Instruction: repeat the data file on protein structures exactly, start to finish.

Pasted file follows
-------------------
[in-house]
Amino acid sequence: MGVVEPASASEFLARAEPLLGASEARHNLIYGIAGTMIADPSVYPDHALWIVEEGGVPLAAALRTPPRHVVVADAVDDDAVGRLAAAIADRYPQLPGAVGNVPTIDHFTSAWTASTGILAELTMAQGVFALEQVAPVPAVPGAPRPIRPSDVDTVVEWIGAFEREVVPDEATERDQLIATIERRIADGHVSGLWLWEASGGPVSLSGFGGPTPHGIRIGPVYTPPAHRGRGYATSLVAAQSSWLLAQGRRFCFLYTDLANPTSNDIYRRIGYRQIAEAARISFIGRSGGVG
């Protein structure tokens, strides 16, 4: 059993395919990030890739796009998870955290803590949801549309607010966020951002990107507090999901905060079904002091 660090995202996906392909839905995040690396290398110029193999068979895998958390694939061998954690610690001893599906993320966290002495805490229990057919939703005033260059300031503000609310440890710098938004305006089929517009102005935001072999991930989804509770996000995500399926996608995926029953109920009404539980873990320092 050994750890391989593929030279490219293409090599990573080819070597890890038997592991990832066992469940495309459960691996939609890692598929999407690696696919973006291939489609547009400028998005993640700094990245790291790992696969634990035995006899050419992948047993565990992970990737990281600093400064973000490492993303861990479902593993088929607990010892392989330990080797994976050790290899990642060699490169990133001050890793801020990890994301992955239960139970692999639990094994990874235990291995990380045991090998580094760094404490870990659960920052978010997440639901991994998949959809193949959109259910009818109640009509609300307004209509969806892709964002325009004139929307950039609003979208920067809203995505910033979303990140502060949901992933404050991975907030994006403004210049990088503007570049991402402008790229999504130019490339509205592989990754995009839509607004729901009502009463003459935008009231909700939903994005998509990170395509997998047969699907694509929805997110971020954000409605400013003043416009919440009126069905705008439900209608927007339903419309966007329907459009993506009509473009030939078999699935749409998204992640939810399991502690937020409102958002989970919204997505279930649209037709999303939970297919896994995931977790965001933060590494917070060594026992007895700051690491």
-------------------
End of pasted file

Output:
[in-house]
Amino acid sequence: MGVVEPASASEFLARAEPLLGASEARHNLIYGIAGTMIADPSVYPDHALWIVEEGGVPLAAALRTPPRHVVVADAVDDDAVGRLAAAIADRYPQLPGAVGNVPTIDHFTSAWTASTGILAELTMAQGVFALEQVAPVPAVPGAPRPIRPSDVDTVVEWIGAFEREVVPDEATERDQLIATIERRIADGHVSGLWLWEASGGPVSLSGFGGPTPHGIRIGPVYTPPAHRGRGYATSLVAAQSSWLLAQGRRFCFLYTDLANPTSNDIYRRIGYRQIAEAARISFIGRSGGVG
């Protein structure tokens, strides 16, 4: 059993395919990030890739796009998870955290803590949801549309607010966020951002990107507090999901905060079904002091 660090995202996906392909839905995040690396290398110029193999068979895998958390694939061998954690610690001893599906993320966290002495805490229990057919939703005033260059300031503000609310440890710098938004305006089929517009102005935001072999991930989804509770996000995500399926996608995926029953109920009404539980873990320092 050994750890391989593929030279490219293409090599990573080819070597890890038997592991990832066992469940495309459960691996939609890692598929999407690696696919973006291939489609547009400028998005993640700094990245790291790992696969634990035995006899050419992948047993565990992970990737990281600093400064973000490492993303861990479902593993088929607990010892392989330990080797994976050790290899990642060699490169990133001050890793801020990890994301992955239960139970692999639990094994990874235990291995990380045991090998580094760094404490870990659960920052978010997440639901991994998949959809193949959109259910009818109640009509609300307004209509969806892709964002325009004139929307950039609003979208920067809203995505910033979303990140502060949901992933404050991975907030994006403004210049990088503007570049991402402008790229999504130019490339509205592989990754995009839509607004729901009502009463003459935008009231909700939903994005998509990170395509997998047969699907694509929805997110971020954000409605400013003043416009919440009126069905705008439900209608927007339903419309966007329907459009993506009509473009030939078999699935749409998204992640939810399991502690937020409102958002989970919204997505279930649209037709999303939970297919896994995931977790965001933060590494917070060594026992007895700051690491």